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03 September 2018
The decommissioning of aging offshore units and related assets is increasing dramatically. According to market analysis, more than 600 projects are expected to be disposed of in the next five years. Following this trend, decommissioning costs are expected to increase by over 540% when compared to current costs, reaching $13 billion per year by 2040 and totalling $200 billion between 2020 and 2040.
The considerable number of units which will cease production in the next few years, along with stricter regulatory and environmental requirements and greater complexity of the structures to be decommissioned, may turn the disposal of units and subsea equipment into one of the greater challenges for exploration and production operators.
The North Sea should see most of the decommissioning activity in the next few years; however, Brazil is likely to concentrate on Central and South American countries.
Brazil's exploration and production industry was rejuvenated following Petrobras's discovery and subsequent exploitation of large deep-water oil fields in the 1970s and 1980s. Now, these offshore platforms and subsea equipment are reaching the end of their lives.
According to the National Agency of Petroleum, Natural Gas and Biofuels (ANP), there are 40 offshore units in Brazil which have already ceased production and are ready for decommissioning. In total, 42% of the 158 platforms currently operating in Brazil are scheduled to stop operating in the next five years. The ANP has also stated that another 19% of the units are between 15 and 25 years old.
As the decommissioning of offshore platforms in Brazil is recent, regulation in this regard is still maturing. For example, the abandonment of the Cacao Field in Espirito Santo, which involved three offshore production platforms and 13 oil fields, took three years to be approved by the ANP (between 2014 and 2017).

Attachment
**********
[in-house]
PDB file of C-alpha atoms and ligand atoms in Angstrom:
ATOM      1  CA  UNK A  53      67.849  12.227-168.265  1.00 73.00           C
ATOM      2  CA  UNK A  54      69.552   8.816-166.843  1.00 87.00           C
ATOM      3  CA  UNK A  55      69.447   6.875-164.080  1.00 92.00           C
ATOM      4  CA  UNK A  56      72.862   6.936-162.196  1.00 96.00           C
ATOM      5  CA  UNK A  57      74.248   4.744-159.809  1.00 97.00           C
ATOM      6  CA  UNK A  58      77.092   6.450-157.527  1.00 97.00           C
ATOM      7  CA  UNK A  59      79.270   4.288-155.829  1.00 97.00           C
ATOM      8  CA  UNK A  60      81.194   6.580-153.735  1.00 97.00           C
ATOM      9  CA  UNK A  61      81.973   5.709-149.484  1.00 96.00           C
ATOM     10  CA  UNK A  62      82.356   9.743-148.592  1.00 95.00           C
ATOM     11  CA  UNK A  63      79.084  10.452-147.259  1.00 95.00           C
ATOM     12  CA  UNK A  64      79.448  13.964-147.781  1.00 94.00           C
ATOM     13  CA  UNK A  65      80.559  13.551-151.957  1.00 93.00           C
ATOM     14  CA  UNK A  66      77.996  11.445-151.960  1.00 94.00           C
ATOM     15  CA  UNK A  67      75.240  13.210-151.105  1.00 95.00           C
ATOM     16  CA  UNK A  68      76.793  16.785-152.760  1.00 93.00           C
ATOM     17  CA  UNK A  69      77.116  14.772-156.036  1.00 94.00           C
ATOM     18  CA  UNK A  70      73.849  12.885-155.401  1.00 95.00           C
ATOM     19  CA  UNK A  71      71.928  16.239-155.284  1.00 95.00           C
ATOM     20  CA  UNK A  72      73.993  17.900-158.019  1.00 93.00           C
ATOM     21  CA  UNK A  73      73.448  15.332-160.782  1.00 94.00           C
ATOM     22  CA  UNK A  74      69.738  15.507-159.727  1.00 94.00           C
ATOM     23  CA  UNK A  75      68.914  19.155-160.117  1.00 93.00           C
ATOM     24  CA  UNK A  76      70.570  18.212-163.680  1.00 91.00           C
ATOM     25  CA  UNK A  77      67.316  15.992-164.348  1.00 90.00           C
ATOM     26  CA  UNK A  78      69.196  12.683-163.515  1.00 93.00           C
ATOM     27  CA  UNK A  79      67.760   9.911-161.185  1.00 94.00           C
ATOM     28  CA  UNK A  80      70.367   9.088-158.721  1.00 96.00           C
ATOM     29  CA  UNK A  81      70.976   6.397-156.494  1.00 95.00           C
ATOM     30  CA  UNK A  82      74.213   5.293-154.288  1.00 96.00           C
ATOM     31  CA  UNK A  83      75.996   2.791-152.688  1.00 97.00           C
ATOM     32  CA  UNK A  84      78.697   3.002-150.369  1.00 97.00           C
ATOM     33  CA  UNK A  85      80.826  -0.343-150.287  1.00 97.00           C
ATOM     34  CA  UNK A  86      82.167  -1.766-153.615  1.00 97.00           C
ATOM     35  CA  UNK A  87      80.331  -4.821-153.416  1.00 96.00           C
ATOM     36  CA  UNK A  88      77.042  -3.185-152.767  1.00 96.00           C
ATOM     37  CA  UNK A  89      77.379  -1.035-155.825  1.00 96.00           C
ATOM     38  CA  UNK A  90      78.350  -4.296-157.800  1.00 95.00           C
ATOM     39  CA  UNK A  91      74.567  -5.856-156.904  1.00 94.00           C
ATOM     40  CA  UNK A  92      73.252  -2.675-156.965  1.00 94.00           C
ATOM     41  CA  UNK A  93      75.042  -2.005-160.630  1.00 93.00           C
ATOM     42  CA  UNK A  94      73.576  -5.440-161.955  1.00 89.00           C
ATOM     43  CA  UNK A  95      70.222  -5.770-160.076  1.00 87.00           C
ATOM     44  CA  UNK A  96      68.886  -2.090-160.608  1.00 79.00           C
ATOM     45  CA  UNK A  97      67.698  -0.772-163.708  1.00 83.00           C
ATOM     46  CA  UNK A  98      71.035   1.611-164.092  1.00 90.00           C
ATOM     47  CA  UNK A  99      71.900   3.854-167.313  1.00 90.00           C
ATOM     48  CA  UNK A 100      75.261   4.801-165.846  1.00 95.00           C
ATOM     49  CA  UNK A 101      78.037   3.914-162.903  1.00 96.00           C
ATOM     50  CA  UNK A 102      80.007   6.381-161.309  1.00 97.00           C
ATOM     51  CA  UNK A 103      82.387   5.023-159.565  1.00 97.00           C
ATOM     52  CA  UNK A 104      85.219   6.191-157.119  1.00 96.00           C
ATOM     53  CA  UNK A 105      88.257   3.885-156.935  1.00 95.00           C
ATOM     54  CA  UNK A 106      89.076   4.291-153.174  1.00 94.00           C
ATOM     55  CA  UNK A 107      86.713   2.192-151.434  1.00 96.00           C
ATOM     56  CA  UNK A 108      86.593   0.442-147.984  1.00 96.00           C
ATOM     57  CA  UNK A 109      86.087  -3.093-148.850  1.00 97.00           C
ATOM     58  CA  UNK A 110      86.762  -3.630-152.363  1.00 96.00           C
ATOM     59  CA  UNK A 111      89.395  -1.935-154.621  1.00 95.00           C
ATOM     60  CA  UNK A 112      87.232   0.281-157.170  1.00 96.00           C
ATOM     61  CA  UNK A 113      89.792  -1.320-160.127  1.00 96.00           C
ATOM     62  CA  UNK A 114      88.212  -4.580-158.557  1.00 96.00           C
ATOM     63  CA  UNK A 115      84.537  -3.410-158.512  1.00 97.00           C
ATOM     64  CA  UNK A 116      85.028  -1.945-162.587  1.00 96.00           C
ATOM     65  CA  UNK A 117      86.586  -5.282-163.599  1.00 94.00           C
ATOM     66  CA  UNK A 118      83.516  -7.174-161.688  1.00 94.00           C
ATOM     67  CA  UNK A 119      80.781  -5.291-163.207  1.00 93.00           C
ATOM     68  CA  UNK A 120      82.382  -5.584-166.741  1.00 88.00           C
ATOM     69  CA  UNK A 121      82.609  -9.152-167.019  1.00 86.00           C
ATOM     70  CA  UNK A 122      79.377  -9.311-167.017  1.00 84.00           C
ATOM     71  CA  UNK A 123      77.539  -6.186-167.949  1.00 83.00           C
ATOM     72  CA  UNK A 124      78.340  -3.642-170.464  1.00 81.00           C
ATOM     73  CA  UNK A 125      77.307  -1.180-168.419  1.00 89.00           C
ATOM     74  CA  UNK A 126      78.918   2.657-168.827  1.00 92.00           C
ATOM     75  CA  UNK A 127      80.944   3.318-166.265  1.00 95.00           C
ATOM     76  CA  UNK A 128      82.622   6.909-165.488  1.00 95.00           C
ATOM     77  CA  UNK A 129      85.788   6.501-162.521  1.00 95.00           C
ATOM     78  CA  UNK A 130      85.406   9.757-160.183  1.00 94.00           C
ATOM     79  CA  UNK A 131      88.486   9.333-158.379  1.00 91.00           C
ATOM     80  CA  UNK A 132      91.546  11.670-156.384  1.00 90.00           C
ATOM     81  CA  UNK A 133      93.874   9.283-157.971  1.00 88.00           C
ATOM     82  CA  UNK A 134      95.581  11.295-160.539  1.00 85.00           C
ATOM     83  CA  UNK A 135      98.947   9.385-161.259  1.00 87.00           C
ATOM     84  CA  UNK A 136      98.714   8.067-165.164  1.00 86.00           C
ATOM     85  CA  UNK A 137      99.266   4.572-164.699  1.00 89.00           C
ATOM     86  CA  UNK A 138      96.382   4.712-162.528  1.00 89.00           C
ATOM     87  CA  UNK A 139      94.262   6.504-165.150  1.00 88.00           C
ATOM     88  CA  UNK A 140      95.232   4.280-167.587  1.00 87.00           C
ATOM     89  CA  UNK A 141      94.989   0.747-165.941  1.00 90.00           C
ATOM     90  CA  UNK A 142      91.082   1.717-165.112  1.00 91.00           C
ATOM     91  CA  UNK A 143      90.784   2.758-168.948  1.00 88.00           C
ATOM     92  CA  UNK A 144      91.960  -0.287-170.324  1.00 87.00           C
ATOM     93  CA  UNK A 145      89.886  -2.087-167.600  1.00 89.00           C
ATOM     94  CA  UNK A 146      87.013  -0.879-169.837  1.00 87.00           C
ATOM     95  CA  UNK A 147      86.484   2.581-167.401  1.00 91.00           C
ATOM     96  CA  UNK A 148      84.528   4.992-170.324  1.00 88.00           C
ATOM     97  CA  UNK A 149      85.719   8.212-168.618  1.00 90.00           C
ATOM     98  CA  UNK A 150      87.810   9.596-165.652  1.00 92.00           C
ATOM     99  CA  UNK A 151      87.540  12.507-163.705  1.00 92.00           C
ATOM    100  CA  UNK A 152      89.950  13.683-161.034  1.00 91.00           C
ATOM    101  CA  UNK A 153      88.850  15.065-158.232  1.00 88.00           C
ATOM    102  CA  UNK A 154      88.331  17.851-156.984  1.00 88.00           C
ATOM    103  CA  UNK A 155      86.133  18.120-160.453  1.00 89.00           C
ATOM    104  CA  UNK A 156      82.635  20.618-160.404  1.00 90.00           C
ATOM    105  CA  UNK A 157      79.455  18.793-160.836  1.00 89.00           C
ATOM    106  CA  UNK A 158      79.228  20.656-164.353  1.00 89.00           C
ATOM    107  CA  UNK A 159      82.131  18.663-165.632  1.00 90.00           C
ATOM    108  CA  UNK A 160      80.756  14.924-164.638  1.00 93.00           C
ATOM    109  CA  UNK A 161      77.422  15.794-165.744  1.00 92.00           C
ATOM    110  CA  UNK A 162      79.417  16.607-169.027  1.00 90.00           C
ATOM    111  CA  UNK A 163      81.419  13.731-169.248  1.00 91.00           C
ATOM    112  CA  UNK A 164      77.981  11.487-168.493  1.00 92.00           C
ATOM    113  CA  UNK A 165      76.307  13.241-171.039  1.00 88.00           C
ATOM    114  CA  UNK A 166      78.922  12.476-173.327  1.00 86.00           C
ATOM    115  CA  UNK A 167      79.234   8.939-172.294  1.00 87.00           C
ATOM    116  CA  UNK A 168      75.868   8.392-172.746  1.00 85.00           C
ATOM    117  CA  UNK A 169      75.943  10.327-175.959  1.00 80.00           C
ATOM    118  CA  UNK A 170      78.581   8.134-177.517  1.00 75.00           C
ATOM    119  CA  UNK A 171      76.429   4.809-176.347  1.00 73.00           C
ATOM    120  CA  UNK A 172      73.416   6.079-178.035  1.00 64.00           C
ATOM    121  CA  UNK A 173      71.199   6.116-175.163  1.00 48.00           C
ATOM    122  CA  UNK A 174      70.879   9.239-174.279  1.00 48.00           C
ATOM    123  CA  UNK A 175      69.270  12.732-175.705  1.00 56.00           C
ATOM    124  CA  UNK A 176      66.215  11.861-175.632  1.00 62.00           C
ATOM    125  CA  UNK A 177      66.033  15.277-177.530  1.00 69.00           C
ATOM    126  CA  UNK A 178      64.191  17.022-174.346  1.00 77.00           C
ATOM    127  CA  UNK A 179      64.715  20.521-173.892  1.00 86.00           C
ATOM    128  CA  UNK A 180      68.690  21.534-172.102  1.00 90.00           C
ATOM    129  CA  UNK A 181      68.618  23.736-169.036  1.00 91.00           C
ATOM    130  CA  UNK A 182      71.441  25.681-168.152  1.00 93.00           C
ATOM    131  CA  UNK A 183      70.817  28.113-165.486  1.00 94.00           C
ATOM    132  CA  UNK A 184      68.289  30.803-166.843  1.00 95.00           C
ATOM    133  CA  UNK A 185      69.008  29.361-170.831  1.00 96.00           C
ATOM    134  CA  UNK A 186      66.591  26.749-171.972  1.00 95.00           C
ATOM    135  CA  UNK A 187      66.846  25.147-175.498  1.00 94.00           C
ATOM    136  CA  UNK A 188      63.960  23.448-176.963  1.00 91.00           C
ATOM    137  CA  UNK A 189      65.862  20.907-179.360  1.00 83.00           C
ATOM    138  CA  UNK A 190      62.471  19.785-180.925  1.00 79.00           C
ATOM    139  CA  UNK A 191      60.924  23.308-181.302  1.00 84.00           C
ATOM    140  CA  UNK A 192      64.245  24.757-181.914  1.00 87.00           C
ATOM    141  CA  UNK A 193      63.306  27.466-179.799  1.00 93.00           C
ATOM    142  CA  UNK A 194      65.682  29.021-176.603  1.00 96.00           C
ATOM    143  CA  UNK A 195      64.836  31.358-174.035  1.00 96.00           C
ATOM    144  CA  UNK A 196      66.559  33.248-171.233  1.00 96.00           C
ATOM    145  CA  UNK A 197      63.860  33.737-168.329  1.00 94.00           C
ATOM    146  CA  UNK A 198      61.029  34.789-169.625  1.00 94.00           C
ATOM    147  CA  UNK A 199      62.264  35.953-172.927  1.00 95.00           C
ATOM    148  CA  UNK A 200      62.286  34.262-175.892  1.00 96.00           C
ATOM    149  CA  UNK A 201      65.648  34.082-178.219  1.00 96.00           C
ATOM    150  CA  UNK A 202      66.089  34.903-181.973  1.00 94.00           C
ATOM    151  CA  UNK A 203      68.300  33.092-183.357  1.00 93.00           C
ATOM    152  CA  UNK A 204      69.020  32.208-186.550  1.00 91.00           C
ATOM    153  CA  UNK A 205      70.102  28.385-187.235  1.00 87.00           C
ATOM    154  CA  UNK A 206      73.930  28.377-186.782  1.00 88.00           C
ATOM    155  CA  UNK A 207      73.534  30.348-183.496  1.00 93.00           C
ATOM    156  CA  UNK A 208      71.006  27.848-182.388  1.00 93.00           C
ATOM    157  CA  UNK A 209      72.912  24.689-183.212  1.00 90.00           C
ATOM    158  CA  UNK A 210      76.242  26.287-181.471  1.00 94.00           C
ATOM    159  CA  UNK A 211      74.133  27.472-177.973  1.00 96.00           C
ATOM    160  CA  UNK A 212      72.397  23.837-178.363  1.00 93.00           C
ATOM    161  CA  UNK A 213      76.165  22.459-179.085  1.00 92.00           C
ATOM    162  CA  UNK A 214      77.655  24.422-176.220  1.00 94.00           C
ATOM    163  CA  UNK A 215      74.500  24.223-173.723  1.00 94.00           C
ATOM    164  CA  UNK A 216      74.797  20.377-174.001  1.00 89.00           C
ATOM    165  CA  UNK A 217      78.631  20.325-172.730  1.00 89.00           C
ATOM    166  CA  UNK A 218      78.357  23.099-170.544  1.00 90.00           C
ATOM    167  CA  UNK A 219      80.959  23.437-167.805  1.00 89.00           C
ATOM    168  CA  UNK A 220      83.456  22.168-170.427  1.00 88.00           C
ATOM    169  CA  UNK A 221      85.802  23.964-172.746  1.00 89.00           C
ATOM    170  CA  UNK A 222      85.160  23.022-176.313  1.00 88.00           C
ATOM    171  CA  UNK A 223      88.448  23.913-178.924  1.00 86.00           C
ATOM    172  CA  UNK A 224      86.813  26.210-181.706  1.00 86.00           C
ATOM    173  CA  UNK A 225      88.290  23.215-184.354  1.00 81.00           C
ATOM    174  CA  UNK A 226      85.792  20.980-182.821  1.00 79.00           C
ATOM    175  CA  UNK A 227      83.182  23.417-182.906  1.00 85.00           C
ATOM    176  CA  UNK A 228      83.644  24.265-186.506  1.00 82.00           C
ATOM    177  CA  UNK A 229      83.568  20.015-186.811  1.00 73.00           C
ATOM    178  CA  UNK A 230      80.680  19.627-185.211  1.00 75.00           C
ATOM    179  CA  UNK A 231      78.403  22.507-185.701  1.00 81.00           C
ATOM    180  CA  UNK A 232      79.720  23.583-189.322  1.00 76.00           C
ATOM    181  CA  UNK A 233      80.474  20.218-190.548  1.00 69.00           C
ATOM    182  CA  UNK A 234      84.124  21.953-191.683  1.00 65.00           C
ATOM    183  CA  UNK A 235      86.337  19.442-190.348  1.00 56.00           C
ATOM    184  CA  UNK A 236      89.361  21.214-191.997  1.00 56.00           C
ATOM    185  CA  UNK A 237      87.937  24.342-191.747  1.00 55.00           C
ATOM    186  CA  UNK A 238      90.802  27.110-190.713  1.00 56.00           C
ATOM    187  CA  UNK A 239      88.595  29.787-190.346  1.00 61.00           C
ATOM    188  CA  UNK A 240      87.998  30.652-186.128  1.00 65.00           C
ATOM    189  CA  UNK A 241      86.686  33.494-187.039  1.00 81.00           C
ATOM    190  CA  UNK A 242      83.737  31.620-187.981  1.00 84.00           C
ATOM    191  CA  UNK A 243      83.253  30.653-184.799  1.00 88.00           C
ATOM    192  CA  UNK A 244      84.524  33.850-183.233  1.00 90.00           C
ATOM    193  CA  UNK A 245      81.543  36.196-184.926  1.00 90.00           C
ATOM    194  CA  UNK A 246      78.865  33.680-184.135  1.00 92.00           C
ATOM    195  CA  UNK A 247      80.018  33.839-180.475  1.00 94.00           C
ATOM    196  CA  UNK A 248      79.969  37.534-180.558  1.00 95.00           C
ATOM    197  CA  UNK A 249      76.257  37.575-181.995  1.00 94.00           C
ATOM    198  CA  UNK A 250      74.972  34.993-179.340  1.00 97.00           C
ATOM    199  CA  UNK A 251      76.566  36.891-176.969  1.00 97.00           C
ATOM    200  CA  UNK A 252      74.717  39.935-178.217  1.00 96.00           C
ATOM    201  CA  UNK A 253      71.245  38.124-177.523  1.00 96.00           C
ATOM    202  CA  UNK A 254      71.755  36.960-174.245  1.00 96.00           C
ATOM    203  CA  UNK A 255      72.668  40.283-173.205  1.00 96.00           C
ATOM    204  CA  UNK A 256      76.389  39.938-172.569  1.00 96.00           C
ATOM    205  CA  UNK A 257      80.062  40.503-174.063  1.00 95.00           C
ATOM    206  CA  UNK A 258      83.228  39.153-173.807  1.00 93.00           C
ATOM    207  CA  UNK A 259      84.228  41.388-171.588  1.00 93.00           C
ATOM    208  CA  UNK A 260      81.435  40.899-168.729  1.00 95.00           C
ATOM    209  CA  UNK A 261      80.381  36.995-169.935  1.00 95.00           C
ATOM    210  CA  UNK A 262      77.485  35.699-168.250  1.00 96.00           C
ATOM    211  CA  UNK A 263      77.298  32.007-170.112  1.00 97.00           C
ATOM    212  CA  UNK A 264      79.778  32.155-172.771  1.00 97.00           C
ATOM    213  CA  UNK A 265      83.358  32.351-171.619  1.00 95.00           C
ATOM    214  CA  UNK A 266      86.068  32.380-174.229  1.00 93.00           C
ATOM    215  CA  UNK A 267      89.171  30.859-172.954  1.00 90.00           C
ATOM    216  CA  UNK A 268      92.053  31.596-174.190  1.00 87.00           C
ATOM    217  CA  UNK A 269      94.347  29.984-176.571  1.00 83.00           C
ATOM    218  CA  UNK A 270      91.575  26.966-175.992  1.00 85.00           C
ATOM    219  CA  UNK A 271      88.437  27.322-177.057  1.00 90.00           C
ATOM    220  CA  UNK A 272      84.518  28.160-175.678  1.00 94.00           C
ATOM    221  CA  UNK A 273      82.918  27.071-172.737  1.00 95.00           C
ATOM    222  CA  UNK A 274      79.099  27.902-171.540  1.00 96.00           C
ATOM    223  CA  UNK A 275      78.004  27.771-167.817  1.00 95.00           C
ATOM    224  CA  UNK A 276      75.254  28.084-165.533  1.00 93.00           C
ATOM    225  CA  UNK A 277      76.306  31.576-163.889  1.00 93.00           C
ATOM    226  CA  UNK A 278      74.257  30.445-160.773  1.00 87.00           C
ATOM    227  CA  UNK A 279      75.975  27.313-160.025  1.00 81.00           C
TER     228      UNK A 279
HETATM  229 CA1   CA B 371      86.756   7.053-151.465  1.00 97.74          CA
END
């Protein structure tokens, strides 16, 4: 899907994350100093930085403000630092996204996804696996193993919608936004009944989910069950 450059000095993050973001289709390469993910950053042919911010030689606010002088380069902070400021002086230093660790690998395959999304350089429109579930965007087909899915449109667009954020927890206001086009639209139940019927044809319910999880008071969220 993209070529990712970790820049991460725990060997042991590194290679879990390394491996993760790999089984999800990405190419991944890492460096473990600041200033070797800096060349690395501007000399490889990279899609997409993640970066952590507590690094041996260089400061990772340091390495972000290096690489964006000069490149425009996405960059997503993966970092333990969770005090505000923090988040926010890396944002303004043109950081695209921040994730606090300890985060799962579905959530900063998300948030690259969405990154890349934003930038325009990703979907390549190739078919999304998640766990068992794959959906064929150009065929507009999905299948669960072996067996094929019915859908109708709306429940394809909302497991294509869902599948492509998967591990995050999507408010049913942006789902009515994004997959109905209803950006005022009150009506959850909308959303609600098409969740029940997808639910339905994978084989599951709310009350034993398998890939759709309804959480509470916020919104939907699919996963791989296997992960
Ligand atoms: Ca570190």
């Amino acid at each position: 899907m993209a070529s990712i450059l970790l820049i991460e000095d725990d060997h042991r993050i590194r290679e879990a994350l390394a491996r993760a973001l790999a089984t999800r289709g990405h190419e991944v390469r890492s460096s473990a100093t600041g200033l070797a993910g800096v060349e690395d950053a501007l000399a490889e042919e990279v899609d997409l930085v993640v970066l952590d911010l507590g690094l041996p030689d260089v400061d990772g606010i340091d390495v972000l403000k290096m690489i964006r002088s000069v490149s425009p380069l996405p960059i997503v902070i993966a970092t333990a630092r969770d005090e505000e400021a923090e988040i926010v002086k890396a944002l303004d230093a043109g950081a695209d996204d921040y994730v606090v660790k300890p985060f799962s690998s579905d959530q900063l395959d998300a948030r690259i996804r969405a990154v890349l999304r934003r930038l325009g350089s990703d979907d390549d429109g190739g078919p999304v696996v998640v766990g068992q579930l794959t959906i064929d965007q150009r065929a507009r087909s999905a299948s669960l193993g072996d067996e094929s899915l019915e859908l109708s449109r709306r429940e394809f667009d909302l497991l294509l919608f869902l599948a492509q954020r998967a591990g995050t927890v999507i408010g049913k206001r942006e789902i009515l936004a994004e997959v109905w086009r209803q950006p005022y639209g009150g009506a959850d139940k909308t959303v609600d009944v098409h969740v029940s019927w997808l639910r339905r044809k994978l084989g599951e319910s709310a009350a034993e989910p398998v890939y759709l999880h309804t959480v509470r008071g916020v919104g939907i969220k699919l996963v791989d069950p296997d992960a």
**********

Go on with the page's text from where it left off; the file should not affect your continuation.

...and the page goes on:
The ANP, the Environment and Renewable Natural Resources (IBAMA), the navy and the Department of Federal Revenue currently regulate decommissioning activity in Brazil. However, the regulatory framework is evolving to handle the rapidly increasing demand for decommissioning.
To address these issues, the authorities have established a study group and the ANP is currently revising Resolutions 27/2006 and 28/2006.
These resolutions set out the procedures for:
The resolutions aim to assure the safety of and minimise risk to the environment and human life. The ANP, IBAMA and the navy have jurisdiction over the performance of these activities.
Concessionaires' payment obligations will cease once they submit a final facilities decommission report to the ANP. However, is it still unclear when environmental liability over the decommissioned facilities will end.
The new regulations should be based on an in-depth ANP study of the decommissioning process. The new regulations should:
The cost of decommissioning projects is also a pressing factor in Brazil, since the equipment needed for the decommissioning process does not enjoy the special tax regime which exempts import duties for the oil and gas sector.
Decommissioning is clearly a challenge for the oil and gas industry – not only in Brazil, but also worldwide. The players involved in decommissioning projects – including the authorities, operators and subcontractors (eg, those involved in waste removal, heavy lifting, wreck removal, tug or barge operations or engineering or yard work) – should keep up to date with the relevant requirements and best practices in order to transform potential market crises into opportunities.
For further information on this topic please contact Godofredo Mendes Vianna or Juliana Pizzolato Furtado Senna at Kincaid | Mendes Vianna Advogados by telephone (+55 21 2276 6200) or email (email@example.com or firstname.lastname@example.org). The Kincaid | Mendes Vianna Advogados website can be accessed at www.kincaid.com.br.
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